# Time series with correlated observations: How to start analysis?

We have a time series dataset: Daily arrivals of asylum seekers. Goal is to model this variable. In particular we would like to attempt Arima modeling and/or fitting a distribution.

Before we get to questions of stationarity, constant variance and such, we are at a loss about correlatedness of observations: In case of a holiday, the next day will see more people coming in. What are standard methods for taking such interdependence between observations into account?

We may group per week or per month. Per week still gives this problem however. Per month leaves us with rather little observations and loss of information.

Currently we make prediction by one-sided moving average. But the time window is chosen arbitrary, we want to obtain more statistical foundation for our predictions.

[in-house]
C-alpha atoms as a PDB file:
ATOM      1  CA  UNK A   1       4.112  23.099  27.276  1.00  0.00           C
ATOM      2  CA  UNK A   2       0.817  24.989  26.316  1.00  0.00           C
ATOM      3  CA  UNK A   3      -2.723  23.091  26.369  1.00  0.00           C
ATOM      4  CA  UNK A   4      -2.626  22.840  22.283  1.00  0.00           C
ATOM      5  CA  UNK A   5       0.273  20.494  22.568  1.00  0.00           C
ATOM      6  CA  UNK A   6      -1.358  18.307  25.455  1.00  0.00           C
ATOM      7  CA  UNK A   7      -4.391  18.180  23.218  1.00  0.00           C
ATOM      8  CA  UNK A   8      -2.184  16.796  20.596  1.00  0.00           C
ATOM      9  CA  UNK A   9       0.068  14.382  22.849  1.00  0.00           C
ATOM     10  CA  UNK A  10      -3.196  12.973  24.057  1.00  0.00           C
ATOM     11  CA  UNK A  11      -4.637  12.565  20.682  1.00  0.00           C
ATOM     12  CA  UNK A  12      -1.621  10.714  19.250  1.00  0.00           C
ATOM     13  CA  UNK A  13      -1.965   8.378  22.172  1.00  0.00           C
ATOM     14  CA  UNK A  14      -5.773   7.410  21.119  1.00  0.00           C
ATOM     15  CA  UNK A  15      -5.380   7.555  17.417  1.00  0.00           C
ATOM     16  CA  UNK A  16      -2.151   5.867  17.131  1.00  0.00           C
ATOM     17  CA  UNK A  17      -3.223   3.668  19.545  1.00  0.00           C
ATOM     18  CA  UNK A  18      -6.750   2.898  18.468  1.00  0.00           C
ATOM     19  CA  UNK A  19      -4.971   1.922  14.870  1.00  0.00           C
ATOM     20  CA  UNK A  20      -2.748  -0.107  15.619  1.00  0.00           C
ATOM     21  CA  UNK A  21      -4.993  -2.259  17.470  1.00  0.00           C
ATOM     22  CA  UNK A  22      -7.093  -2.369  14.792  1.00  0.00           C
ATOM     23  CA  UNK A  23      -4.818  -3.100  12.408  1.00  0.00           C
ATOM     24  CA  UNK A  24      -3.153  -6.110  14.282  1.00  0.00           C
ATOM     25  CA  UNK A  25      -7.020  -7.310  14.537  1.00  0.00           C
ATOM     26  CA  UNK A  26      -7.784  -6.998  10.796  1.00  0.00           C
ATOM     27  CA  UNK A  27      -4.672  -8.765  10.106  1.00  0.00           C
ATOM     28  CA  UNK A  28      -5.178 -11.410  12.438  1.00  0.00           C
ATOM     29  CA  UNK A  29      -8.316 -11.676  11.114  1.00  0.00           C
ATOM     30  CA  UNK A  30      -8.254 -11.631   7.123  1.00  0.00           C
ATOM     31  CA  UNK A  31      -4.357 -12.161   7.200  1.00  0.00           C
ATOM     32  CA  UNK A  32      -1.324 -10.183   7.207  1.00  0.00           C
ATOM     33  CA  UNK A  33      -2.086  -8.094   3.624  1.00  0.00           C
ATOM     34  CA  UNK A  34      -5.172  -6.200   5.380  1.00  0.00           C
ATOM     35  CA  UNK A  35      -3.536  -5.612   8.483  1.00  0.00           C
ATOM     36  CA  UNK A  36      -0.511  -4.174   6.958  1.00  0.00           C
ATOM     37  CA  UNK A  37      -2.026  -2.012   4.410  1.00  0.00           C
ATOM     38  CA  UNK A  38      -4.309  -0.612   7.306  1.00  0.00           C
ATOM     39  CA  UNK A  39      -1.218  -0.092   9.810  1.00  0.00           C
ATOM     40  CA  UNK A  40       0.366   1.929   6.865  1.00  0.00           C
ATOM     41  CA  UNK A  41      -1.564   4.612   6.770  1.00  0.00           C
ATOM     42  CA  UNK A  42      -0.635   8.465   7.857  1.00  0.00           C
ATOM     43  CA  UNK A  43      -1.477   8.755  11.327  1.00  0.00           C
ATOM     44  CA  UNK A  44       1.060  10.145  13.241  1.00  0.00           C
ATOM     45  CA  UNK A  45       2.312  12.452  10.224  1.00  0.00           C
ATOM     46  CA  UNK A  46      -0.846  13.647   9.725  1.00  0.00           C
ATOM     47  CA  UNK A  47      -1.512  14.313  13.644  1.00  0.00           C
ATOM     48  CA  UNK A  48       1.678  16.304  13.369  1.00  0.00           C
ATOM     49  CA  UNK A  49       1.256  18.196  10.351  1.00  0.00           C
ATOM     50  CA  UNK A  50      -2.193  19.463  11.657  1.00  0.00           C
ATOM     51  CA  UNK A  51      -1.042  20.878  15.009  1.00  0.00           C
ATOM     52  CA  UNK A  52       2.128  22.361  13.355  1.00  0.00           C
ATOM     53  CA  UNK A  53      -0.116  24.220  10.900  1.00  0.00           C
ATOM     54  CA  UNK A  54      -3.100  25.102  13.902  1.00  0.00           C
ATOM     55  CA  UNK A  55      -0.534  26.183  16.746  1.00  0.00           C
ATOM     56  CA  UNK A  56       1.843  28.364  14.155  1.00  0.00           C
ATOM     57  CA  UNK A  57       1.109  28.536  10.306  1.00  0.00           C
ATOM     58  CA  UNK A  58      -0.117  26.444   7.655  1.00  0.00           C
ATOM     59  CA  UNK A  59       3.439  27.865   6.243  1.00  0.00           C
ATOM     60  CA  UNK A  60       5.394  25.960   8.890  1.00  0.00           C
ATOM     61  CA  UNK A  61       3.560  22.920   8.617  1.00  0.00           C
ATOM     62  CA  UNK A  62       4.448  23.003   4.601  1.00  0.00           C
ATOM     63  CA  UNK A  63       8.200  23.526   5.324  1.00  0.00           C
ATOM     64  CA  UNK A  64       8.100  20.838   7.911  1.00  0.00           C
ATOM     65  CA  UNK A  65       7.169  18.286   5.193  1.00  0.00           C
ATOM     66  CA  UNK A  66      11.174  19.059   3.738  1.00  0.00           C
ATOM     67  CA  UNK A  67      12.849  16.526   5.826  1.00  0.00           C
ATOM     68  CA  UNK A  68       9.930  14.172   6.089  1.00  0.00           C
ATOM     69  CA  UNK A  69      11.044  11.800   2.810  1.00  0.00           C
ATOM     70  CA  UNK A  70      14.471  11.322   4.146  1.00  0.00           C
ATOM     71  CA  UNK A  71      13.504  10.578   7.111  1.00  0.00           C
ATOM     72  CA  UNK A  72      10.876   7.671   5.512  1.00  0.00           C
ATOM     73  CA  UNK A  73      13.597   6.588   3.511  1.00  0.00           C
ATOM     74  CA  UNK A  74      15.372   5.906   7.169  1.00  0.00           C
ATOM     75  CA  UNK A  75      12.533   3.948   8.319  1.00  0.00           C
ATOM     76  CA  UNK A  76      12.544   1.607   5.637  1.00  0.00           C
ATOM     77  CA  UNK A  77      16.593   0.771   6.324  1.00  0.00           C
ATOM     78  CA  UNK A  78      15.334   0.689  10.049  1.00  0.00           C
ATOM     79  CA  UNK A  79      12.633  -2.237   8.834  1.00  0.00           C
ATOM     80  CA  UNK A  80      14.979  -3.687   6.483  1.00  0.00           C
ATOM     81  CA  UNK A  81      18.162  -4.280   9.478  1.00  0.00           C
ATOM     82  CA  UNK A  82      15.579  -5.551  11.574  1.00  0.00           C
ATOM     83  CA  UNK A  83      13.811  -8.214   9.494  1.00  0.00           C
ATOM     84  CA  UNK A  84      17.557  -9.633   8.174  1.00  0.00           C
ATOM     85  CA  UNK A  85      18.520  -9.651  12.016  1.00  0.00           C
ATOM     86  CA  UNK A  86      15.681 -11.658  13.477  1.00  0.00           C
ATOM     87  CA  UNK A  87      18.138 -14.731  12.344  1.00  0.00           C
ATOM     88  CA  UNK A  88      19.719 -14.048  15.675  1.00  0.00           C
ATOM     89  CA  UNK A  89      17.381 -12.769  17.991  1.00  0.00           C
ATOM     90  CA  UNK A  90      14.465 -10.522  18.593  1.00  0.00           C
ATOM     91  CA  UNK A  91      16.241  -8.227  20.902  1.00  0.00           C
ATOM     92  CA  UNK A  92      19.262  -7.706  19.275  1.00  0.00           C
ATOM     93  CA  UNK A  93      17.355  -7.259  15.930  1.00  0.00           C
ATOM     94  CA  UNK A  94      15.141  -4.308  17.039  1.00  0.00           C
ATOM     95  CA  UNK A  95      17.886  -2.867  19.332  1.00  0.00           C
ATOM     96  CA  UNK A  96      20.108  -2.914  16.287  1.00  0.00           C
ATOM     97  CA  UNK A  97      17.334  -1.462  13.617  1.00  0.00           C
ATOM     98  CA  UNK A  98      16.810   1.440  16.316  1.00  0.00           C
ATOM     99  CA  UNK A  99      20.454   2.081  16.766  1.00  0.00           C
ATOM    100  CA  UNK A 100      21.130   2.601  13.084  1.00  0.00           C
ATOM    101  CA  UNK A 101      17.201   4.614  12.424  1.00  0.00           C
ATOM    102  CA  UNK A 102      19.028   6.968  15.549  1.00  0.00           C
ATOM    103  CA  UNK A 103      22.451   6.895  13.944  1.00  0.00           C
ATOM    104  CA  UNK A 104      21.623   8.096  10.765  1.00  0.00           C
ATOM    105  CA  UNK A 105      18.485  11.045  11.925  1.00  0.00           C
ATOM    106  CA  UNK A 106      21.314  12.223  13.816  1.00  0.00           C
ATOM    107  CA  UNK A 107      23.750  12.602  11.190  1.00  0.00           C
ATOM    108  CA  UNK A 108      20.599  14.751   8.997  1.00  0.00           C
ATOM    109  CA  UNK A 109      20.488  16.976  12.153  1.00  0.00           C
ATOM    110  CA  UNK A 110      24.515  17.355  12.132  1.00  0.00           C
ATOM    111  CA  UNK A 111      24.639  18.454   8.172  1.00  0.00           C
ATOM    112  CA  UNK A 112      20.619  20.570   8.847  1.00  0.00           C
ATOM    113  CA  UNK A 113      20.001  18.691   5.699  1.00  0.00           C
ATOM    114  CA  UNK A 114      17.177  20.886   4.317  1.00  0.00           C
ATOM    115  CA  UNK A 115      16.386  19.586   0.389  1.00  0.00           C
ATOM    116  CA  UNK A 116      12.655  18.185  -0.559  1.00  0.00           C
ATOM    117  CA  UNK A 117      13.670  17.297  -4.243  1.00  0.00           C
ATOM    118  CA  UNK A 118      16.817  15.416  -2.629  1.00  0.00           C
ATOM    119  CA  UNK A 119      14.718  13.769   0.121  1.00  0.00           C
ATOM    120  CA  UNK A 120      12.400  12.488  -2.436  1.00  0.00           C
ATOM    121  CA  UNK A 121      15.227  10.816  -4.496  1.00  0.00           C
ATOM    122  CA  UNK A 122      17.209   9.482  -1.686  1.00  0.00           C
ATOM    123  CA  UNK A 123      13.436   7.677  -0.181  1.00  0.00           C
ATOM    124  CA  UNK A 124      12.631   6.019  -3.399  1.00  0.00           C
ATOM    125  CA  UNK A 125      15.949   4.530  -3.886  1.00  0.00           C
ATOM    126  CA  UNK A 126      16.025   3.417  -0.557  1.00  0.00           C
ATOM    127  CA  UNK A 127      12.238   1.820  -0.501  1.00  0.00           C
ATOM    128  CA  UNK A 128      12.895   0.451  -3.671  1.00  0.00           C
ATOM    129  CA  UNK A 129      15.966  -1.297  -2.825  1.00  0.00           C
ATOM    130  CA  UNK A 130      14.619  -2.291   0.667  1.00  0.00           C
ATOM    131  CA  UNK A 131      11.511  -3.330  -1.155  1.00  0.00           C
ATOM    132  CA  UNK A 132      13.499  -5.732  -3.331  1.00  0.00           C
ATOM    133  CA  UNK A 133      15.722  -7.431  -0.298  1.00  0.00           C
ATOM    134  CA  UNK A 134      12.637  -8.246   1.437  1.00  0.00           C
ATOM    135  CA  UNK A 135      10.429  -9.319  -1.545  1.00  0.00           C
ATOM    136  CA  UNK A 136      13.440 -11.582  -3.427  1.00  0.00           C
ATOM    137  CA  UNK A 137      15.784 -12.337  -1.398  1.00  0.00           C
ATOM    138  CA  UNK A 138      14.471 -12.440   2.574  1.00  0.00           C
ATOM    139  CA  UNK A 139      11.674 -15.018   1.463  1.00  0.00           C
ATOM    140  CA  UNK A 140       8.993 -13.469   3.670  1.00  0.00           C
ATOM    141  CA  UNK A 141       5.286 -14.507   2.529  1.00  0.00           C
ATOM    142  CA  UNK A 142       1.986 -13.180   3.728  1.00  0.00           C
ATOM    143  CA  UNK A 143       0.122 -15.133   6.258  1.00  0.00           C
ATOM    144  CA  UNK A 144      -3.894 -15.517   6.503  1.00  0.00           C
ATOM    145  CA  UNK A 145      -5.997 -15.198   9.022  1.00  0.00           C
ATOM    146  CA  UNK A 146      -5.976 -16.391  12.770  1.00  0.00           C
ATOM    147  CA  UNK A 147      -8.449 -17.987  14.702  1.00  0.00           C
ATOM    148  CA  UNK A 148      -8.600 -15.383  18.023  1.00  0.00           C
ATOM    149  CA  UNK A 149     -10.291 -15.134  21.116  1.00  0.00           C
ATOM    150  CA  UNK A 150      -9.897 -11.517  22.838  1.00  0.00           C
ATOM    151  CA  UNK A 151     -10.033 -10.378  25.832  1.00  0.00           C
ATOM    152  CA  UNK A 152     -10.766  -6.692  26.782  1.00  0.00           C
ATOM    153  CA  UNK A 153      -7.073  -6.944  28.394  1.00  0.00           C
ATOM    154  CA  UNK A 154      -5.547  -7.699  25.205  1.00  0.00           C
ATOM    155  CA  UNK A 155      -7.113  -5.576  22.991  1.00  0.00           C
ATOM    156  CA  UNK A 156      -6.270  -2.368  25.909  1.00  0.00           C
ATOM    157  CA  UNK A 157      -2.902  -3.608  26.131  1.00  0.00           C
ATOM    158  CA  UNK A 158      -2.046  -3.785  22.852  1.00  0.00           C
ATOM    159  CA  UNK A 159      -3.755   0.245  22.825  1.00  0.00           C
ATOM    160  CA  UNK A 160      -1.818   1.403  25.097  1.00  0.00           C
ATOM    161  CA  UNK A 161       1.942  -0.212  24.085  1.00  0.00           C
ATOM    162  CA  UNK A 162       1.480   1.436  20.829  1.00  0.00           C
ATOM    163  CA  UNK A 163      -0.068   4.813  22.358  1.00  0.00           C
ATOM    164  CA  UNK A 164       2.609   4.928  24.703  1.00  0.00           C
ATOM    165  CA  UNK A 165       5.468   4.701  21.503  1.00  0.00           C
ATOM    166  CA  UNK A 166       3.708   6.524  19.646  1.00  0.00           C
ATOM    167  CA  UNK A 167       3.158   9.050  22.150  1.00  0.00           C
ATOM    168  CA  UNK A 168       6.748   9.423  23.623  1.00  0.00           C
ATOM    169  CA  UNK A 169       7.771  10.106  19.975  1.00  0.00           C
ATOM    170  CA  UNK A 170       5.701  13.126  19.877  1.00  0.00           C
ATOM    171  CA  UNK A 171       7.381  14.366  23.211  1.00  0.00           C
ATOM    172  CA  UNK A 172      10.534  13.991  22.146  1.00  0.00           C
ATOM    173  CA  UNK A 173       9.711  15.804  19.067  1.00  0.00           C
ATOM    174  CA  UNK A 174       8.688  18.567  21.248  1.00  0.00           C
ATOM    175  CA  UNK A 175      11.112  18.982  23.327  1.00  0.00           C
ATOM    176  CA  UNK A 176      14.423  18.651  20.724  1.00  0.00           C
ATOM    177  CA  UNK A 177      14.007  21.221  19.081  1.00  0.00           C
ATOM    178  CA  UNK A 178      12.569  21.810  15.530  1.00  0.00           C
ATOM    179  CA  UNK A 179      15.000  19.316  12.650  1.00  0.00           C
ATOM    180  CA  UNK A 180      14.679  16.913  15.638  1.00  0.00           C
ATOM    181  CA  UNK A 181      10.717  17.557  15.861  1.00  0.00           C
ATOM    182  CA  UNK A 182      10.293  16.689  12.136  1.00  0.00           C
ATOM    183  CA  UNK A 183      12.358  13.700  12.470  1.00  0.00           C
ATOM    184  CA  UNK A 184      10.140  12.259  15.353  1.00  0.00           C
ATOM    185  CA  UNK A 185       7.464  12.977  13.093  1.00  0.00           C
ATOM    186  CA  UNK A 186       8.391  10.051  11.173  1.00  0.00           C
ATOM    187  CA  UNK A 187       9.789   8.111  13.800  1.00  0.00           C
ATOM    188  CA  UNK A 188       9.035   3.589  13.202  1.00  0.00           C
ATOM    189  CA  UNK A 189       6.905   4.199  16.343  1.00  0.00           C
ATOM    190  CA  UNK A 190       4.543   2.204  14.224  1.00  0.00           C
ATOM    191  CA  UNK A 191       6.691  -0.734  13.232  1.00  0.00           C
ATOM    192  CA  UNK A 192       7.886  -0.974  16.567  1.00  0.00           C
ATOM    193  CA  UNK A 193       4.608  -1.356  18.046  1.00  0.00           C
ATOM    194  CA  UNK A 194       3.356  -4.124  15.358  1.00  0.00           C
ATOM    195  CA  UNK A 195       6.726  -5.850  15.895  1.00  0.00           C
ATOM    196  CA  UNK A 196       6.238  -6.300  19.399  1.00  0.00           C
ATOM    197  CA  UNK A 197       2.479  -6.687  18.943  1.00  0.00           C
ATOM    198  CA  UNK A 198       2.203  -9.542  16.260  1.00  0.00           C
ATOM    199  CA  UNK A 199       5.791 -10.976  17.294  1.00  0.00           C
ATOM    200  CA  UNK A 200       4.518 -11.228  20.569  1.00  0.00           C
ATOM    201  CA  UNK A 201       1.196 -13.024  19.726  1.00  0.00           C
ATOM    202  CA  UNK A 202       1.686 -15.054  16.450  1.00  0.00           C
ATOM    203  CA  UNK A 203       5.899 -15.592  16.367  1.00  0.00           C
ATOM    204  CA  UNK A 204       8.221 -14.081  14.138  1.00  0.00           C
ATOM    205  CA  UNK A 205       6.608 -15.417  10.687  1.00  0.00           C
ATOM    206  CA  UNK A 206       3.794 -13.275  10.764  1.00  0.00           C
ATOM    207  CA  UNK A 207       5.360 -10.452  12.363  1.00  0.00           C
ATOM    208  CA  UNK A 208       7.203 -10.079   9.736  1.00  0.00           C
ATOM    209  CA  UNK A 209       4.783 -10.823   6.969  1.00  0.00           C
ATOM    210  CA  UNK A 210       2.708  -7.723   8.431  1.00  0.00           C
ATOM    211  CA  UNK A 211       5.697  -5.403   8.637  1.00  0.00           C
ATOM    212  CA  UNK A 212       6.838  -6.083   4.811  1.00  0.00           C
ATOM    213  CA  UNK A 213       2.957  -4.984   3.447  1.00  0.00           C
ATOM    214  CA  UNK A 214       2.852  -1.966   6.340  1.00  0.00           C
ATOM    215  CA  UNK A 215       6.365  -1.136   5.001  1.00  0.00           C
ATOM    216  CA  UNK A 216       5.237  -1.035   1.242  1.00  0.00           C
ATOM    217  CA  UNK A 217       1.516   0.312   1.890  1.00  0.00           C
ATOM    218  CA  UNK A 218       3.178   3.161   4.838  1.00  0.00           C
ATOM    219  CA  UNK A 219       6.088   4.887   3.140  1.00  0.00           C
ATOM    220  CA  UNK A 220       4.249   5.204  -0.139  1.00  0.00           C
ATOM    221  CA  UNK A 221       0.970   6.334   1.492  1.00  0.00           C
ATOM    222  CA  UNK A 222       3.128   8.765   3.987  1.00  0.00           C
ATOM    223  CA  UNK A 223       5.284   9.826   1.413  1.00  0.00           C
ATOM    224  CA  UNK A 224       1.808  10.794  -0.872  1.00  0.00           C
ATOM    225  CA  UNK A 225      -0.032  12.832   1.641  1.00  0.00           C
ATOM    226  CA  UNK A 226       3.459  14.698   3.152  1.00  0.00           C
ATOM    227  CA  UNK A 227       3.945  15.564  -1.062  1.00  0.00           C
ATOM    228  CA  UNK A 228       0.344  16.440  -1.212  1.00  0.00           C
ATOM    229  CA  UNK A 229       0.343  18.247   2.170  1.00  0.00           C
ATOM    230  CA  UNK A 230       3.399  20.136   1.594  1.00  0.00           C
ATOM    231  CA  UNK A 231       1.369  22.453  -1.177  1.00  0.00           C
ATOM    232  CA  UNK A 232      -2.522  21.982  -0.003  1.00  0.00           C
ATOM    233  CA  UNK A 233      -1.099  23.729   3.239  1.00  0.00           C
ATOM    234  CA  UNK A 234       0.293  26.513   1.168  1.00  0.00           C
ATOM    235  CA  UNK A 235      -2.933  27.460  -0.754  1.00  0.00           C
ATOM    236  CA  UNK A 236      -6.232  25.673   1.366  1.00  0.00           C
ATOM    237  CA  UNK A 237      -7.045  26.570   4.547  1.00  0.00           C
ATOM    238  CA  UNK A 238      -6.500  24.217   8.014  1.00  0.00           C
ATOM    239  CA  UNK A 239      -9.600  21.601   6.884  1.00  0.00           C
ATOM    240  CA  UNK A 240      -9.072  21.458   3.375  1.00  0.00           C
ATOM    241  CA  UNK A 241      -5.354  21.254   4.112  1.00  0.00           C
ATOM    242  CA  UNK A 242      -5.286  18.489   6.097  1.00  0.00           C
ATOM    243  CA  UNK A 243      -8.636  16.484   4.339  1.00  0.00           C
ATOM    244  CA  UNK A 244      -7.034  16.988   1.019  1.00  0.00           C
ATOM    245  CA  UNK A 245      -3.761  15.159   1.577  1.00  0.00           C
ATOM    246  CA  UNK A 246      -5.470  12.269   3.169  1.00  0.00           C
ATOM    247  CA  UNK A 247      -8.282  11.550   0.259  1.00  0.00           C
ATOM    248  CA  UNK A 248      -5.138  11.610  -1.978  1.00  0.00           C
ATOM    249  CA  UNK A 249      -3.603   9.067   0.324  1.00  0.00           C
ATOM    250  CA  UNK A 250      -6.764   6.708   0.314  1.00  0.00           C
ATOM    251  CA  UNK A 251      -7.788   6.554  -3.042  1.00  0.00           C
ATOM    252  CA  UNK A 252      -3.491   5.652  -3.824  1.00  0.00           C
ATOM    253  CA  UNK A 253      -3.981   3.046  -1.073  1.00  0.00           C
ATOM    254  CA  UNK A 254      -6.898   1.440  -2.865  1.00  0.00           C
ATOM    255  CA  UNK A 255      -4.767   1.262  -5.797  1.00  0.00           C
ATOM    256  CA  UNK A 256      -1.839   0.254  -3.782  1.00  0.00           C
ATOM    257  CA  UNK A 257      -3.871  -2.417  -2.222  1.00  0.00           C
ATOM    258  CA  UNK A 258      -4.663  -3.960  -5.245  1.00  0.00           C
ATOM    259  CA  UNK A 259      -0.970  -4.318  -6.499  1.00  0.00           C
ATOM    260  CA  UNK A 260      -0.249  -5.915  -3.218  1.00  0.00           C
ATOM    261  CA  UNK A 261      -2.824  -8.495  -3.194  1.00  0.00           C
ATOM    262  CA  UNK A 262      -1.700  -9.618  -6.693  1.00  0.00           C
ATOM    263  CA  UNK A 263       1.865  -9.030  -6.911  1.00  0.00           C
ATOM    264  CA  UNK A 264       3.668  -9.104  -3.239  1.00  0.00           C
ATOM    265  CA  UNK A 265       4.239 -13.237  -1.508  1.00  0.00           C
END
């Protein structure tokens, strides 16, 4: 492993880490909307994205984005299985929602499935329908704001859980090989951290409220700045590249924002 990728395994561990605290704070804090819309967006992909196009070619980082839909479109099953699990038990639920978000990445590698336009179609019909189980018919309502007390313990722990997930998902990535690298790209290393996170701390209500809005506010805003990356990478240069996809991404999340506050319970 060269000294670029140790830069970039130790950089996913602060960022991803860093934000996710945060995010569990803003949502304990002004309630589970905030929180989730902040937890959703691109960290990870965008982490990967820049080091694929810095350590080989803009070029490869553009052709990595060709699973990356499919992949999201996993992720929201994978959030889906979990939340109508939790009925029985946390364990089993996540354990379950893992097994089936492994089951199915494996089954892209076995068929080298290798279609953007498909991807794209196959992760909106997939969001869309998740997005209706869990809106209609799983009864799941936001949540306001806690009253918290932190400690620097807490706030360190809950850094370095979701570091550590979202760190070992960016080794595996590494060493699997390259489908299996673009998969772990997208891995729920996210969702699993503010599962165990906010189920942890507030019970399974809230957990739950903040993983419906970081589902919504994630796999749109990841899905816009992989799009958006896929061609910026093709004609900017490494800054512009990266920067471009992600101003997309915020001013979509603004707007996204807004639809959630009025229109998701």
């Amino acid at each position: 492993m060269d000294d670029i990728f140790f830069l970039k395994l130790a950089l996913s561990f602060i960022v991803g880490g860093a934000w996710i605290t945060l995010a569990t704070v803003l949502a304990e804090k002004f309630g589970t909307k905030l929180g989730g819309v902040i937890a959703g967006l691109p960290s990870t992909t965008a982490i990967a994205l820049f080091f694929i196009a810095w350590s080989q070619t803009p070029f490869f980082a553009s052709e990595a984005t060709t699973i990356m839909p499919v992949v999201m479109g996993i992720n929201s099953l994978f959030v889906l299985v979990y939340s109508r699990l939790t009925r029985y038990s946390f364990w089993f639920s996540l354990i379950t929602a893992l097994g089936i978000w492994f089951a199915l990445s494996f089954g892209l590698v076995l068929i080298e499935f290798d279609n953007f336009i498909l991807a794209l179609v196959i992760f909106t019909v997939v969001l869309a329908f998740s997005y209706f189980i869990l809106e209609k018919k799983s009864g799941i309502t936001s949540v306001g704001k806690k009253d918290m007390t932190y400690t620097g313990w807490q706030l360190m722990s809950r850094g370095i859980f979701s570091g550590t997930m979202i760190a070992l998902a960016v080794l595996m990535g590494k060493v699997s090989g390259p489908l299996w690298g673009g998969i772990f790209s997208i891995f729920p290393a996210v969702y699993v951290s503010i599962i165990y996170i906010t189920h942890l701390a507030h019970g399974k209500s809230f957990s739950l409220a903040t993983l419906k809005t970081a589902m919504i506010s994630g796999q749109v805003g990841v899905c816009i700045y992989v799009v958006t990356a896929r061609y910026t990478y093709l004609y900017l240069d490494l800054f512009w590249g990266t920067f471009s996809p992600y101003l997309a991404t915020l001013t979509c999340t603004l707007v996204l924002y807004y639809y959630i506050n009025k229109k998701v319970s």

• You write "Before we get to questions of stationarity" and then in the very same sentence "we are at a loss about correlatedness of observations": yet non-stationarity is memory (e.g. $y_{t} = f(y_{<t}) + \text{other stuff}$, implying correlated observations) in a time series variable. If you care about whether observations are correlated, you care about stationarity. Commented Mar 23, 2015 at 5:27
• Modelling daily arrivals of asylum seekers with ARIMA seems like a hopeless task; particularly e.g. if this is related to the Syrian conflict. Flows of people are hugely dependent on political and military events, i.e. not recurring seasonal trends. Commented Feb 23, 2016 at 16:41
• @conjectures, I'm pretty sure there's huge seasonality. I remember reading a newspaper report about the impact of Turkish deal. The author was mentioning something about fewer migrants in the winter due to the weather, and how the deal will really be tested summer time. also, the migrants tend to move in flocks, once they figure out the weak point in the EU borders they'll be pounding it in numbers. hence, you've got to see strong autocorrelation if you count them at any particular border point. Commented Nov 17, 2016 at 21:14
• Which area/country is this for? It should be possible to obtain good predictor variables, do you have some? Commented Mar 2, 2017 at 14:29